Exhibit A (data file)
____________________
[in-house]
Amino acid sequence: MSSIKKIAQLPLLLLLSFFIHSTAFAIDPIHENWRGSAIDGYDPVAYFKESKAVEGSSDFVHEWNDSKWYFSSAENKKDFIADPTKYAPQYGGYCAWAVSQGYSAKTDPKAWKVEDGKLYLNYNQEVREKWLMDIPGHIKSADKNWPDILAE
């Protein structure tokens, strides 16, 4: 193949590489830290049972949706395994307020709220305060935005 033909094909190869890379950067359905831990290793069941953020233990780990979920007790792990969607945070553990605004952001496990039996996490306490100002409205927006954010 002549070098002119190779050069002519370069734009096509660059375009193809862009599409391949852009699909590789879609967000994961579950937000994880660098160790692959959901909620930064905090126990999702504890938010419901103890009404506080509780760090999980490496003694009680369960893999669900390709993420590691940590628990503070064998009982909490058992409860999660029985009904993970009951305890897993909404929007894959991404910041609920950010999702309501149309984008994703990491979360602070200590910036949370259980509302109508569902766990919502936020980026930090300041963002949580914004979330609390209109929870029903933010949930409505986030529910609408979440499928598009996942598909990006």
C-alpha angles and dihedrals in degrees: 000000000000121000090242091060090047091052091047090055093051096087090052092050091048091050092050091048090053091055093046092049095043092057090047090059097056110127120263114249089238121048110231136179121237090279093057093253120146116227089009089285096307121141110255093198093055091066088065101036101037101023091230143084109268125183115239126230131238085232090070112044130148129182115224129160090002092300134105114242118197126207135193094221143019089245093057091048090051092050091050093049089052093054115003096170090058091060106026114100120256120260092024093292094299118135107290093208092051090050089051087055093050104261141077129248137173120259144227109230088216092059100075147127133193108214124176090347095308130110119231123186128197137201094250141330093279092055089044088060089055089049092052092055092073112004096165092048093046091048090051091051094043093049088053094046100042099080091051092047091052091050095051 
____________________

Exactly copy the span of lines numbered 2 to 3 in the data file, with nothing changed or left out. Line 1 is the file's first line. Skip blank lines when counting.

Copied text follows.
Amino acid sequence: MSSIKKIAQLPLLLLLSFFIHSTAFAIDPIHENWRGSAIDGYDPVAYFKESKAVEGSSDFVHEWNDSKWYFSSAENKKDFIADPTKYAPQYGGYCAWAVSQGYSAKTDPKAWKVEDGKLYLNYNQEVREKWLMDIPGHIKSADKNWPDILAE
């Protein structure tokens, strides 16, 4: 193949590489830290049972949706395994307020709220305060935005 033909094909190869890379950067359905831990290793069941953020233990780990979920007790792990969607945070553990605004952001496990039996996490306490100002409205927006954010 002549070098002119190779050069002519370069734009096509660059375009193809862009599409391949852009699909590789879609967000994961579950937000994880660098160790692959959901909620930064905090126990999702504890938010419901103890009404506080509780760090999980490496003694009680369960893999669900390709993420590691940590628990503070064998009982909490058992409860999660029985009904993970009951305890897993909404929007894959991404910041609920950010999702309501149309984008994703990491979360602070200590910036949370259980509302109508569902766990919502936020980026930090300041963002949580914004979330609390209109929870029903933010949930409505986030529910609408979440499928598009996942598909990006």